The specifics of how he met the “Fab Four,” as they’re called, have been detailed by many. The story is told particularly well by Syamasundara in Chasing Rhinos with the Swami, and by Joshua Greene (Yogeshvara Dasa) in his biographies of George Harrison (Here Comes the Sun: The Spiritual and Musical Journey of George Harrison) and Prabhupada (Swami in a Strange Land: How Krishna Came to the West). But in terms of our present context, what is especially significant is Saraswati’s meeting with the famed pop band. Syamasundara writes:

Up the steep stairs I lead him. I make the introductions, everyone shy, exhilarated, grinning – the ladies first: “George, meet my wife Malati.” (I’d already told him: formerly Melanie, hip, busy Frisco motorcycle chick, a dark-haired beauty – now vulnerable and blushing as she slips a garland around his neck.) “And this is our baby, Saraswati, almost eight months old. This is Yamuna.” (My friend since childhood, no-nonsense Joan, contralto voice like an angel.) “And this is her sister Janaki, and Janaki’s husband, Mukunda, who’s my old college mate, the first of us to meet Bhaktivedanta Swami.” (Mike Grant, jazz pianist extraordinaire.) “And Gurudas, Yamuna’s husband.” (New York street-wise dreamer and SF flower child.)

Gurudas breaks the spell. “Let’s eat!” And we gather around on the floor as the girls lay out plates and bowls and heap them with Indian specialties. Just then, Saraswati crawls over, grabs a chapati off George’s plate, and holds it up to his face – “Why, thank you, Saraswati,” he says, unsure, but he takes a nibble. Malati grabs her, pulls her back to her lap, and everyone laughs. …

On Sunday, September 7, we invited George and Pattie [Harrison], with John and Yoko, to a picnic in our new temple in the gallery. The girls whipped up a multi-course lunch, and we had a kirtan and sat around on the cool tile floor eating and getting to know each other. Janaki taught John how to play kartals; Saraswati, now walking, charmed everybody; Gurudas ran around and took black-and-white photos, although it made John and Yoko a little uptight. Everyone loved the prasadam, and all agreed it was a perfect day.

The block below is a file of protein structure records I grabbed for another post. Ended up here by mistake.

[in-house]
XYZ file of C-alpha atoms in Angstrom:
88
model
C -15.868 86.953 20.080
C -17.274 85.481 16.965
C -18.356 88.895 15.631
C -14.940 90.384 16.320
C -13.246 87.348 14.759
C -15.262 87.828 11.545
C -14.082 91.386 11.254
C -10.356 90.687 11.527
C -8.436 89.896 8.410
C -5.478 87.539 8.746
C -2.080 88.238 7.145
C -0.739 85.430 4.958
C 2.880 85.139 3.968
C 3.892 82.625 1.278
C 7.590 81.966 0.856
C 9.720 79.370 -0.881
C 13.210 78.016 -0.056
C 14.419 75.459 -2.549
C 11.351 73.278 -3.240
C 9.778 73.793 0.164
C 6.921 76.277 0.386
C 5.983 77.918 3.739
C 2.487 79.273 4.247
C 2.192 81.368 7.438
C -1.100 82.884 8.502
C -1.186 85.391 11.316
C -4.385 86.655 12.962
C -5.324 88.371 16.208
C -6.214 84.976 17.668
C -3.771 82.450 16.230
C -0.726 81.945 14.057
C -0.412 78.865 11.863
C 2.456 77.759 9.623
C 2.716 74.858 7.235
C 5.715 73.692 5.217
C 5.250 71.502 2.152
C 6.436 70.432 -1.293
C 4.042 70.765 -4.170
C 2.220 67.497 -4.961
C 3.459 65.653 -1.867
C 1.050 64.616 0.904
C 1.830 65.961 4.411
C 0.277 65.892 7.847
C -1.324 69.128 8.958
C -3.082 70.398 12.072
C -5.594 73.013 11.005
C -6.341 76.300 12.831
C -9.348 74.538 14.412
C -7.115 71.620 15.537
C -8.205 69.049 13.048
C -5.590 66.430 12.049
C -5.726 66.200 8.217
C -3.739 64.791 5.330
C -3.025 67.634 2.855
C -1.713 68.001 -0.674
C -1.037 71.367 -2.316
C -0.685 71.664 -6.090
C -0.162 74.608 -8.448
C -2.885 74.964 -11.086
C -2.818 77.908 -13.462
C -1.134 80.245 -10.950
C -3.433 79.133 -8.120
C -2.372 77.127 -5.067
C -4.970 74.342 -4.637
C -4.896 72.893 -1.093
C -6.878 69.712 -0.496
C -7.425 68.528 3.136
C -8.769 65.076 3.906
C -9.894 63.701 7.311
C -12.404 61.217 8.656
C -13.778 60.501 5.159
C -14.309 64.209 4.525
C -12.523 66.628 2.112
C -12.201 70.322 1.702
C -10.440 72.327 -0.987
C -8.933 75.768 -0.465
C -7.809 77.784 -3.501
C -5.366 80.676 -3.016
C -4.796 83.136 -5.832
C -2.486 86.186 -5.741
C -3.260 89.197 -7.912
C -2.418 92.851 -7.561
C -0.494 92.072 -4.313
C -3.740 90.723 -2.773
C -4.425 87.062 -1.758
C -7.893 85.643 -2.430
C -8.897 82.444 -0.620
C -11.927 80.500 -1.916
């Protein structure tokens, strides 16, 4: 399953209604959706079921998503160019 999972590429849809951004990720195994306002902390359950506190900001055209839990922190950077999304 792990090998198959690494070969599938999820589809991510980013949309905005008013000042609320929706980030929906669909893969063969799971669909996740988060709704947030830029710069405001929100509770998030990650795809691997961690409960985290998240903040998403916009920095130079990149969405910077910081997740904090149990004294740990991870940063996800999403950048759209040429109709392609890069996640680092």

But if Saraswati worked her way into Beatle hearts, as she did, she accomplished the same with Srila Prabhupada. In her childlike way, she “got it.” She knew that Prabhupada held the key to Krishna. The following story illustrates this clearly:

“Ah, look, there is Miss Saraswati!”


Saraswati rises from her obeisances, raises her little arms in the air, and runs toward him, then stops, hangs her head, shy, thinking maybe she’s overstepped her bounds. Prabhupada leans down, takes her hand, and they walk together into his building and slowly up the stairs, chatting like old friends.

In a closet next to his room, Prabhupada had set up small Radha-Krishna deities. He’s been teaching Yamuna and others the art of deity worship. Purushottam offers breakfast to the deities with an arati ceremony, ringing the bell, while the Swami sits joking around with Saraswati. Suddenly Saraswati rises to leave, and Prabhupada tosses a marigold at her that bounces off the back of her head. She picks up the flower, brings it back and, arm extended, she stuffs it into Prabhupada’s mouth. Just then I walk in – and crack up. Prabhupada has that saucer-eyed look, an orange flower filling his mouth. I hand the kid her favorite toy, a small Gopal doll she had dropped on the stairs, and say, “Saraswati, show Prabhupada your new doll, Baby Krishna.”

Saraswati hands Prabhupada her little doll, and he admires it with an “Oooooh!” She turns to me for my approval, and while she’s looking away, the Swami tucks the doll behind his back and says, “Saraswati, where is Krishna?”

She looks around his desk, under the desk, makes a circuit around the room, and is about to cry, then points to Prabhupada, and says, “Pa-pad has Krishna!”

Her little hands dive around in the fold of his dhoti and behind his back while Prabhupada shakes with hilarity. Then he reaches back and brings out the doll. Saraswati grabs it from him, shrieks, and runs out of the room, leaving us speechless we’re laughing so hard.

For devotees, the story engenders much more than its overt meaning. “Prabhupada has Krishna.” Indeed.

With Prabhupada in India

On September 20, 1970, a letter arrives from Srila Prabhupada. The devotees in England are exhilarated, but few as much as Syamasundara and Malati: In the letter, Prabhupada expresses his desire to have twenty disciples come to India to be with him – and they are on his list. “I was upstairs at Bury Place [the ISKCON temple],” says Malati, “. . . and someone came up with this aerogram and Prabhupada was instructing us to come to India, so he gave a list of twenty names. We were on the list – and by hand he wrote, ‘And baby Saraswati.’” The list included Gurudasa and Yamuna as well. Mukunda and Janaki would stay back and take care of the temple in England with a handful of other devotees.